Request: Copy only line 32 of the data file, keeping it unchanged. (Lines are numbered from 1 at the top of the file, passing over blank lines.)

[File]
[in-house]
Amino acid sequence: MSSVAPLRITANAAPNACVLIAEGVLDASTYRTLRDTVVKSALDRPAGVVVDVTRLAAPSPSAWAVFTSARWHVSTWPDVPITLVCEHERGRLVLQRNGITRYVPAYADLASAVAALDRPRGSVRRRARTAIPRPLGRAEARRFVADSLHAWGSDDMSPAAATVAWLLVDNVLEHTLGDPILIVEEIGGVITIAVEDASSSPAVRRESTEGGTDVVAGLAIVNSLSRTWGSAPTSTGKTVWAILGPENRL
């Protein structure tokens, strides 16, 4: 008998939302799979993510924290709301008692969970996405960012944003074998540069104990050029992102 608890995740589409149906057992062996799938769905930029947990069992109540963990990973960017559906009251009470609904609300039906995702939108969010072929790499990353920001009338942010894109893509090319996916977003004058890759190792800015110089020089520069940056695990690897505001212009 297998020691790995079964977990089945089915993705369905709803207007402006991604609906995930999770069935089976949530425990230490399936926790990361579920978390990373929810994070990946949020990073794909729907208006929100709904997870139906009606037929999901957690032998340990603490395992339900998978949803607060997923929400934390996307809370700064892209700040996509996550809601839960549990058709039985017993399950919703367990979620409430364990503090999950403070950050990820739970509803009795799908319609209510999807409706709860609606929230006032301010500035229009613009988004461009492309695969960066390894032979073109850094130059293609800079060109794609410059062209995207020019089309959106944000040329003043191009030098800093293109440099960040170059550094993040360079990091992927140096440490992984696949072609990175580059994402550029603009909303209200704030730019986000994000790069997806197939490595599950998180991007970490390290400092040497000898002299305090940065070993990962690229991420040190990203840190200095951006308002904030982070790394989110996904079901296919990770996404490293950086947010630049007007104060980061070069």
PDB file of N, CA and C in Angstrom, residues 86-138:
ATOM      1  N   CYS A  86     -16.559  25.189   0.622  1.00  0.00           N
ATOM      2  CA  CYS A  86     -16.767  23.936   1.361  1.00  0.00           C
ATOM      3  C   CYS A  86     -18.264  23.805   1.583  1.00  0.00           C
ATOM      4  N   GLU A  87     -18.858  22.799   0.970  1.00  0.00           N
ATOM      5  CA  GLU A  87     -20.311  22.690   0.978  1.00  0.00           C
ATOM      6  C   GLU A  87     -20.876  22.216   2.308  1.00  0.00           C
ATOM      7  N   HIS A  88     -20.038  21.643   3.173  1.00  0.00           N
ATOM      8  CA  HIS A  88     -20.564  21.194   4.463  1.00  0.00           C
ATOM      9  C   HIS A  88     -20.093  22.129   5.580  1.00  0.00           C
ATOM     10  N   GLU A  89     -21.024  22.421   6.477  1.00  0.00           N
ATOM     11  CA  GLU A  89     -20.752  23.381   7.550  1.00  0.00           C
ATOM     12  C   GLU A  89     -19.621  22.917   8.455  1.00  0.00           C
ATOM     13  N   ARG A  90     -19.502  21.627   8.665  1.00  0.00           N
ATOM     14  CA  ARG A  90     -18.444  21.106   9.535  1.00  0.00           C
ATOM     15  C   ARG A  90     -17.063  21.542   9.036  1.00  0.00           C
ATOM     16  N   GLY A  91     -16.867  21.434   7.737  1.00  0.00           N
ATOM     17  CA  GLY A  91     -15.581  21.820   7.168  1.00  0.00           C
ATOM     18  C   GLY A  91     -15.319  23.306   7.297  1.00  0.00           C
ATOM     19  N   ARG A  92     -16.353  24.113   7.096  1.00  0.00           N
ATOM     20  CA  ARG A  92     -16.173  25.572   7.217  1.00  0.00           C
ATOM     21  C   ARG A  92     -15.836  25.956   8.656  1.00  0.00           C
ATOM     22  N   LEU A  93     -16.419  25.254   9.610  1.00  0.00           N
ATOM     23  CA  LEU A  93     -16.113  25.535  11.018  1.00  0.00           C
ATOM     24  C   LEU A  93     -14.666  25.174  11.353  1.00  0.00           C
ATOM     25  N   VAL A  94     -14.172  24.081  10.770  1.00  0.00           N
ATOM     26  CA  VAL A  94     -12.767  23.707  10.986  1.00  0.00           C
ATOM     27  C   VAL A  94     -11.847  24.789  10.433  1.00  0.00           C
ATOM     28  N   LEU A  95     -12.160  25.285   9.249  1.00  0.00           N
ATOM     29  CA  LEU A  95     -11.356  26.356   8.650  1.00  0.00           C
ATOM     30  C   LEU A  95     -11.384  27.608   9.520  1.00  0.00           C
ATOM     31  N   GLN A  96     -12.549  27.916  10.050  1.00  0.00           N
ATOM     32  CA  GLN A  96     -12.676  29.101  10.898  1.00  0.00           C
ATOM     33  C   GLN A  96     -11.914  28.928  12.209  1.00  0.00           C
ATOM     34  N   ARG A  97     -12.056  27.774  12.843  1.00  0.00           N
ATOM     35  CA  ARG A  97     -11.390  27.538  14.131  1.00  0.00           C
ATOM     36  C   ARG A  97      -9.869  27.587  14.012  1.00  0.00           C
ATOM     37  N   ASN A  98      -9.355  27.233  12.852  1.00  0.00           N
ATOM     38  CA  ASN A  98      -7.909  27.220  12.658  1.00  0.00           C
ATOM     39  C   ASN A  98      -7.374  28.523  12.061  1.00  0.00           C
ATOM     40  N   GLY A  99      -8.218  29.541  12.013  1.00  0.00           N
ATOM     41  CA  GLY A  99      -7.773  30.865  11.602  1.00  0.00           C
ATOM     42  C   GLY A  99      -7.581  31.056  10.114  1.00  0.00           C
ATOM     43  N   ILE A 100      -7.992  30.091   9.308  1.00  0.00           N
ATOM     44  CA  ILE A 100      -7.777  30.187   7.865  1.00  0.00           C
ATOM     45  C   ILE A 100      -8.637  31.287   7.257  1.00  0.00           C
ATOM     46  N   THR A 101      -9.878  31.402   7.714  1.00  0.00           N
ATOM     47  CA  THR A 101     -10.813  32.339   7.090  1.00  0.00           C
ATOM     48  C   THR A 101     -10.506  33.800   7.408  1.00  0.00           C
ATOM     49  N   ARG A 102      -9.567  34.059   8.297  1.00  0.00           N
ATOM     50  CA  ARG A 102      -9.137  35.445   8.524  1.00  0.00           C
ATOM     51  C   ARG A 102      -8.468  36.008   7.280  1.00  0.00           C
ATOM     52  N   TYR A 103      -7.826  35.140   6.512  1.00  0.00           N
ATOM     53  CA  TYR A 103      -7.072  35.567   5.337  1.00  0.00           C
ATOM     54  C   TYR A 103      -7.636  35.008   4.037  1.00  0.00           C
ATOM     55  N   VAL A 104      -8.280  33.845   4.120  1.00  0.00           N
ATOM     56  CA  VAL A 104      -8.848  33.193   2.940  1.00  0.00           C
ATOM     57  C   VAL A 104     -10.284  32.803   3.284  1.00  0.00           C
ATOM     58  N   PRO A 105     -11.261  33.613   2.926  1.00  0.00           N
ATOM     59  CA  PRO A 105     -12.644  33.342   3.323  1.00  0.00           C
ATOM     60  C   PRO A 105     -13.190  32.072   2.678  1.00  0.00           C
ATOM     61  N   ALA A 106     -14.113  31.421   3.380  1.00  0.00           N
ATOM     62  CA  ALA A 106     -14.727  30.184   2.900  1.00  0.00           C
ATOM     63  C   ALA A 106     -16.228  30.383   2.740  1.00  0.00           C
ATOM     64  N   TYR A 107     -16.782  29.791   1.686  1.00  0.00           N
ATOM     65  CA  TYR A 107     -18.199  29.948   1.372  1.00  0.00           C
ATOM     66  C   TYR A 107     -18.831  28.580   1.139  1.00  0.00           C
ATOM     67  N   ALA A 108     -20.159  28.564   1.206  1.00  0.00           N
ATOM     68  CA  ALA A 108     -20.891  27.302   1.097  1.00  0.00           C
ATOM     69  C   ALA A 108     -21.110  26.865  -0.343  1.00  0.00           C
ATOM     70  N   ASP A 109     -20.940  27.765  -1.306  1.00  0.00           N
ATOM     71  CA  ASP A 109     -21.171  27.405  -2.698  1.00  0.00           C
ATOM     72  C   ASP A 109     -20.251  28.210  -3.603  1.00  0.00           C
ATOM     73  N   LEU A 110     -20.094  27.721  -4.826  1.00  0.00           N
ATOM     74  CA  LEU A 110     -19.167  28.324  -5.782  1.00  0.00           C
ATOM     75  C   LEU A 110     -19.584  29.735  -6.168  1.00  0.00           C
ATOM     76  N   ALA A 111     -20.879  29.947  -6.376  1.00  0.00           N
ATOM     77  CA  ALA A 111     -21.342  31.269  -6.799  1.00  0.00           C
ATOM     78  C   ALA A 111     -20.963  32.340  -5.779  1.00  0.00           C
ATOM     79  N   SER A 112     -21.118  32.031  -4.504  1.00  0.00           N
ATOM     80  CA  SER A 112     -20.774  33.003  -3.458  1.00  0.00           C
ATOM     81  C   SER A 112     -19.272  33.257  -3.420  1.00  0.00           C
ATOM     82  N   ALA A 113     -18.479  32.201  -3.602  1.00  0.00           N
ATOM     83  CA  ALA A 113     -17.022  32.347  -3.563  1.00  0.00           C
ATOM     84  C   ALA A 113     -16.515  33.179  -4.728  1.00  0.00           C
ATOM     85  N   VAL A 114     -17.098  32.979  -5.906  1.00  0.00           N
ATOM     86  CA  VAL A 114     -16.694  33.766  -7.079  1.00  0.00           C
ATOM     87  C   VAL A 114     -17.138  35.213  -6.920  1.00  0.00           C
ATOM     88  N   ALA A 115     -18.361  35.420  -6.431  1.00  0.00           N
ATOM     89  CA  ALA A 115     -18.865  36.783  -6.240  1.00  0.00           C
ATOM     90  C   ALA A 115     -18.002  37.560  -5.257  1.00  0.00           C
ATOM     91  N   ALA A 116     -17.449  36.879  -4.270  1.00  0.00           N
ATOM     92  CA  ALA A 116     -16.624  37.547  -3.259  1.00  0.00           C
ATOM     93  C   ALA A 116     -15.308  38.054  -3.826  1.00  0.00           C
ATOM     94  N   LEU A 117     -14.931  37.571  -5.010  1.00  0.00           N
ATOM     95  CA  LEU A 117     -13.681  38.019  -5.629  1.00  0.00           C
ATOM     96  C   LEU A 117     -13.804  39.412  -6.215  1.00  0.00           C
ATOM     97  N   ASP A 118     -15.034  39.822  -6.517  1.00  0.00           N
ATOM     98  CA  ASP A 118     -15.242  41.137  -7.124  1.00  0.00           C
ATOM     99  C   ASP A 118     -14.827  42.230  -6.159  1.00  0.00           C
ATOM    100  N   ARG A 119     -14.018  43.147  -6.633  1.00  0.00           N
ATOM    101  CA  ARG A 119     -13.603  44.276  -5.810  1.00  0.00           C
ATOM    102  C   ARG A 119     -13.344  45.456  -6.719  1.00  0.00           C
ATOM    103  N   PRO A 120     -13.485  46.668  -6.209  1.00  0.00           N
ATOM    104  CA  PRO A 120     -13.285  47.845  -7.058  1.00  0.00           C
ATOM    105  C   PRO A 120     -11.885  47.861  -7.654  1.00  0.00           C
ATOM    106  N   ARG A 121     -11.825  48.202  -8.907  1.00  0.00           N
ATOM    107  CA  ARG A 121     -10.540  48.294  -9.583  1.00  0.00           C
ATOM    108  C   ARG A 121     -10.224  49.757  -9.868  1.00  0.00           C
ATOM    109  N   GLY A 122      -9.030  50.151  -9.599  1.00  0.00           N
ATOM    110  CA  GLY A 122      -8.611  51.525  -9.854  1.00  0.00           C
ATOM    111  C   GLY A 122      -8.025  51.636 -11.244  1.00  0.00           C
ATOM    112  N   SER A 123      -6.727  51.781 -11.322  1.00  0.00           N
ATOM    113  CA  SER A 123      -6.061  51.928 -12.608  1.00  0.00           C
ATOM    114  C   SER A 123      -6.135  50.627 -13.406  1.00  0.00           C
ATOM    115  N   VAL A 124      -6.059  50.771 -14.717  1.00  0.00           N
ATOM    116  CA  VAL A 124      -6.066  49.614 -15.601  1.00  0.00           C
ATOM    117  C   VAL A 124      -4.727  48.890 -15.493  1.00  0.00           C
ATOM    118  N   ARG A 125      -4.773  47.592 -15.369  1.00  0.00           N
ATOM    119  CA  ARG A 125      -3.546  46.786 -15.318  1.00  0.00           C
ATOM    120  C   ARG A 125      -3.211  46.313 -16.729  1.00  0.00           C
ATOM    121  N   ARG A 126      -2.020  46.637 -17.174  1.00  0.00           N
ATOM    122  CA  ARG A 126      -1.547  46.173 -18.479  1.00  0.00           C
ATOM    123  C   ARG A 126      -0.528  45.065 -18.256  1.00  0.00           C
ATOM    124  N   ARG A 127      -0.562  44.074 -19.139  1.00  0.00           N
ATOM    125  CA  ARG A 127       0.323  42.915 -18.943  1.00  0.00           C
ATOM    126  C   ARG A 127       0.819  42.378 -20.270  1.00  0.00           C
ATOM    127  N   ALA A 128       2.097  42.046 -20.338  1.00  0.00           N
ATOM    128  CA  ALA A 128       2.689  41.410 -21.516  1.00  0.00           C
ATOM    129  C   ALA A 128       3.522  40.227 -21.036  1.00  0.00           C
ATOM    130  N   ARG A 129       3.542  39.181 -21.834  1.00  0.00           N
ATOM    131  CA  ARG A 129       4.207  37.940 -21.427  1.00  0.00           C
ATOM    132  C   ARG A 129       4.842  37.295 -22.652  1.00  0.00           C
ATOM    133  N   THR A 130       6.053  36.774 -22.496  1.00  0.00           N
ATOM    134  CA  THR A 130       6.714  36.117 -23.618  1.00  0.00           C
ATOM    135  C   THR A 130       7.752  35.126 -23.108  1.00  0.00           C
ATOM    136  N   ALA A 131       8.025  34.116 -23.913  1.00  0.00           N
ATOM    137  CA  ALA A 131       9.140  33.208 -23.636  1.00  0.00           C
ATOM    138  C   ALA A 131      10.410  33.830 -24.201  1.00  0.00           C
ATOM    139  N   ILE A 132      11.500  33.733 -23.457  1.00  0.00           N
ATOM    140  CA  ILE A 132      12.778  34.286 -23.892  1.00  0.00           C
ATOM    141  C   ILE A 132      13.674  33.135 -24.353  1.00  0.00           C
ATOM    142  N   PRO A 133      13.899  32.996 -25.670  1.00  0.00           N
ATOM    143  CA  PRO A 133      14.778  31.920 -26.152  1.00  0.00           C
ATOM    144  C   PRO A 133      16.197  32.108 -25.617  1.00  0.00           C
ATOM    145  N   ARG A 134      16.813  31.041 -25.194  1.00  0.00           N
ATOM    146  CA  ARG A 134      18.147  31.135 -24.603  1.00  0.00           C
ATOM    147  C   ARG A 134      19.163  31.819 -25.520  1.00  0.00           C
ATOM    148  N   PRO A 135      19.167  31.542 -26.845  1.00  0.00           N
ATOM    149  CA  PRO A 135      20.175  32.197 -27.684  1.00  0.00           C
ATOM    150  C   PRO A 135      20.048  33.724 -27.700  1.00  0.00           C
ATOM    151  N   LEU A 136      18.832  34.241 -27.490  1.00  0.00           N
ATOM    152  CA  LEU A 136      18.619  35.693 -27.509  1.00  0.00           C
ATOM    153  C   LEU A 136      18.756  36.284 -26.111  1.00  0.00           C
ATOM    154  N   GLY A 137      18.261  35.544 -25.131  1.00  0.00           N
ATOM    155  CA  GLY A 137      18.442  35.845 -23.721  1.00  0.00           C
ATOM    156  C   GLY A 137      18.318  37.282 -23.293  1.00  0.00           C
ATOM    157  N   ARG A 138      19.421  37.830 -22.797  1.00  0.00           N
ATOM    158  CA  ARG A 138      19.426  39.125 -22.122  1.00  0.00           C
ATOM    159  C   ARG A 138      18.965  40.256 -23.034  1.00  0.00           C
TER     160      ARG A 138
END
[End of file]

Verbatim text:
ATOM     28  N   LEU A  95     -12.160  25.285   9.249  1.00  0.00           N